Incredibly, while bushfires still burn in parts of the state, water is trucked hourly to towns like Gloucester and the coast battens down for extreme rain, we spent Thursday morning explaining to a parliamentary inquiry that climate change impacts are relevant to planning decisions in NSW.

By Rachel Walmsley, Director Policy and Law Reform, and Cerin Loane, Senior Policy & Law Reform Solicitor, Sydney

It sounds preposterous – given the climate and bushfire crisis besieging communities across the state – but the NSW Government is actually proposing to restrict consideration of greenhouse gas emissions and prevent decision-makers from putting conditions on coal mine approvals relating to their downstream emissions.

The ‘scope 3’ Bill

The Environmental Planning and Assessment Amendment (Territorial Limits) Bill 2019 sounds like a minor technical amendment and has been touted as a necessary legal clarification. However it is actually part of a broader retrograde policy response to overcome the fact that climate considerations are becoming increasingly relevant to fossil fuel developments, and in some instances, when applying contemporary science and policy to well-established legal principles, are grounds to refuse developments. [Look at the Rocky Hill judgment and the Bylong Valley and Wambo coal mine decisions.]

The community has rightly perceived this Bill as special legislation, coinciding with lobbying by vested industry interests and with no community consultation, and designed to overcome recent planning decisions that went against coal mine companies.

Consistent with requests from the NSW Minerals Council, the Bill is aimed at preventing the regulation of downstream (scope 3) emissions in local mining approvals – with the argument that emissions created from NSW coal being burnt overseas are outside the scope of our planning laws.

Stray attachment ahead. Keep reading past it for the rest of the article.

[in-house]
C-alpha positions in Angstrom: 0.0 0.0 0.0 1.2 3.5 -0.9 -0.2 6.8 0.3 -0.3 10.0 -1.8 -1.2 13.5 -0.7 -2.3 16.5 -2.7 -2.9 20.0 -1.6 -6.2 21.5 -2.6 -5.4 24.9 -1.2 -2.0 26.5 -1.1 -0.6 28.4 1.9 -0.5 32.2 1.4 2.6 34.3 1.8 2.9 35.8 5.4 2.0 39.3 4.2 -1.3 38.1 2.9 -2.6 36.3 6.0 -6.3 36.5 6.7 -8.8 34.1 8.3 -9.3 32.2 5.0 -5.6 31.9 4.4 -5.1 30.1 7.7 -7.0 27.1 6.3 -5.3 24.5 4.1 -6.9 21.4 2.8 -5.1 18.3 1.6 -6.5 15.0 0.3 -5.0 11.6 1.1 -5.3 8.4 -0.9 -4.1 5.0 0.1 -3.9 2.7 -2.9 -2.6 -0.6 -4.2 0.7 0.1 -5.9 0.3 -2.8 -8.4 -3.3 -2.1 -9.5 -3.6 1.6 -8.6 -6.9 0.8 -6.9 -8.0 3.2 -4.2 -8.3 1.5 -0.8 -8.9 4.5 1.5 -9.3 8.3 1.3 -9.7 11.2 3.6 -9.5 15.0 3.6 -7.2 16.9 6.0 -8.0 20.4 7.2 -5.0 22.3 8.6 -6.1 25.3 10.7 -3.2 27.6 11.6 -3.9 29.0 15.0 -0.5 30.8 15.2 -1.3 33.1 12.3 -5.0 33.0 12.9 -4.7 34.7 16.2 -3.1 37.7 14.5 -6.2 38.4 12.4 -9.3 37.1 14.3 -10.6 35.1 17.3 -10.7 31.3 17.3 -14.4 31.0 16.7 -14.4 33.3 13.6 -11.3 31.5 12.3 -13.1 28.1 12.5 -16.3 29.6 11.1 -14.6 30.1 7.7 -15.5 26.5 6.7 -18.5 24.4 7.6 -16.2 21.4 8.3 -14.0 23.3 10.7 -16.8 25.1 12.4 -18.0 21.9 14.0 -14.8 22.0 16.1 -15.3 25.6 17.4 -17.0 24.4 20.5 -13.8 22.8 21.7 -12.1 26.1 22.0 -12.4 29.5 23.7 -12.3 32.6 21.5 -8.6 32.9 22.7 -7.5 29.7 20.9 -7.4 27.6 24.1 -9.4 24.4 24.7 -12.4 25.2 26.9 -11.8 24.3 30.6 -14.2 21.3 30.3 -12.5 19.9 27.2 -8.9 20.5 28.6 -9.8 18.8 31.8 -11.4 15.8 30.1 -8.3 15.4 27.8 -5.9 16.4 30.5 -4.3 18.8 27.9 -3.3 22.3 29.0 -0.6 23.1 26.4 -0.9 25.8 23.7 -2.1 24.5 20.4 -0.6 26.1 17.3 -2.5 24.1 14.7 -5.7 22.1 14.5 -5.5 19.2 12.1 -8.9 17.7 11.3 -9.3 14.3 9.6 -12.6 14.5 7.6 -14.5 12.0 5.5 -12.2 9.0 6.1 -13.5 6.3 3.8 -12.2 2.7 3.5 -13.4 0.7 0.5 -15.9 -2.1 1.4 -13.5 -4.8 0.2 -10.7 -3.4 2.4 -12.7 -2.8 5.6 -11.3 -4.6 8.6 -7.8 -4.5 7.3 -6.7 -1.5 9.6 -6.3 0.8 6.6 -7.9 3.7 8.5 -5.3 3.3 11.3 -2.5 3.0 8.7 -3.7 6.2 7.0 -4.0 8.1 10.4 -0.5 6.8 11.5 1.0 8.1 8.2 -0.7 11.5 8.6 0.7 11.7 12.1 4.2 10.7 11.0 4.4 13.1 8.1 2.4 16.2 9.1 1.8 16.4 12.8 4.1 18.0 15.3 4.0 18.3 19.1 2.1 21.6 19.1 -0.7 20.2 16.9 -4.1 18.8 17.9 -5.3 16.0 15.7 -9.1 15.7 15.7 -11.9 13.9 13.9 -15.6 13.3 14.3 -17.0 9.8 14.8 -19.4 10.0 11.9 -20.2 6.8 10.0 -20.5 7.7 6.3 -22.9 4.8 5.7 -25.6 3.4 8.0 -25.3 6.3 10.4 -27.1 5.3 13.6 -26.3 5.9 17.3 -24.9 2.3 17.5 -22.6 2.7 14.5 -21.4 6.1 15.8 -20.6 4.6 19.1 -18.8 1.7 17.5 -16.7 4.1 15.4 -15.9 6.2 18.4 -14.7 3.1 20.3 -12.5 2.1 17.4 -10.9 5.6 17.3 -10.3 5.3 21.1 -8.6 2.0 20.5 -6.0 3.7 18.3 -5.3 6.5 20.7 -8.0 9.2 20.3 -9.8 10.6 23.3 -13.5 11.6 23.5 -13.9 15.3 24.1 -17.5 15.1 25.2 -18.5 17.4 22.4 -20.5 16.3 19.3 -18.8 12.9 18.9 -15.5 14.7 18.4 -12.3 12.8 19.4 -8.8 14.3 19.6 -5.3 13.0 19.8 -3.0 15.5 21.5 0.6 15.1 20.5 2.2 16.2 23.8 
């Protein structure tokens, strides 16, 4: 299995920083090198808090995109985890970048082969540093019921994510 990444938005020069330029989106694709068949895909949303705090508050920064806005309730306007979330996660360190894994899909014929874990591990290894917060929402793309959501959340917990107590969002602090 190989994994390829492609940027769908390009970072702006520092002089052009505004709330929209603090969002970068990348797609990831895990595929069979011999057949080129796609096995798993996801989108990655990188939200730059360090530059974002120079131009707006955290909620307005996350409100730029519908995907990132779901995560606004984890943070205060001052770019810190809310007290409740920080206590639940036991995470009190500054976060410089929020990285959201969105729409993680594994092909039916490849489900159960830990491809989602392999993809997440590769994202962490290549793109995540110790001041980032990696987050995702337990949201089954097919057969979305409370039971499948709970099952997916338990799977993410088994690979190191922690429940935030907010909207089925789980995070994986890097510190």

Our planning laws are about regulating impacts that occur in NSW and it is absurd (and insulting to our clients and traumatised communities across the state) to suggest that the impacts of climate change are not relevant locally. Climate change is both a global and local problem. Global emissions leading to climate change clearly create impacts in NSW. NSW decision-makers must be required to consider and ameliorate those impacts.

The IPC review

Another part of the Government’s policy response has been to conduct a review of the Independent Planning Commission (IPC) – the body that makes decisions to approve state significant projects such as coal mines. The review report was released last weekend by the NSW Productivity Commission and while it confirms the importance of an independent decision-making body for contentious projects, it is unclear how some of the recommendations will be implemented. For example, there may be limits placed on what projects qualify for IPC assessment – mine modifications may be excluded and instead decided by the planning department, and the IPC may only consider projects where 50 or more local individual submissions are made. There may also be limits on the ability of the IPC to obtain independent legal advice.

As the Government looks to implement the 12 recommendations from the report, the degree to which the IPC will be reined in by government policy – such as a new policy on consideration of greenhouse gas emissions – is yet to be seen.

EDO lawyers will be meeting with the Minister and Department to engage constructively on guidelines to clarify how greenhouse gas emissions should be assessed and considered, as confirmed in the Rocky Hill decision; and on how the recommendations pertaining to the IPC should be implemented.

Special legislation vs actual reform

Special legislation to overcome individual project decisions, or on behalf of specific industry sectors, is the opposite of what is needed by this parliament in terms of planning law reform. Instead, this parliament should be considering amendments to ensure planning laws are climate-ready, to ensure decision-makers fully consider all relevant local impacts and that decisions are made for the benefit of healthy and resilient communities.

As our clients passionately told the inquiry hearing today, the people of NSW are already experiencing the impacts of climate change, including extreme drought and bushfires.

NSW should be implementing sensible laws, based on science, that plan for a just and rapid transition to low carbon economies and that ensure the proper, long-term protection of the people and environment, including a safe climate for current and future generations.

We at EDO will continue working to achieve this.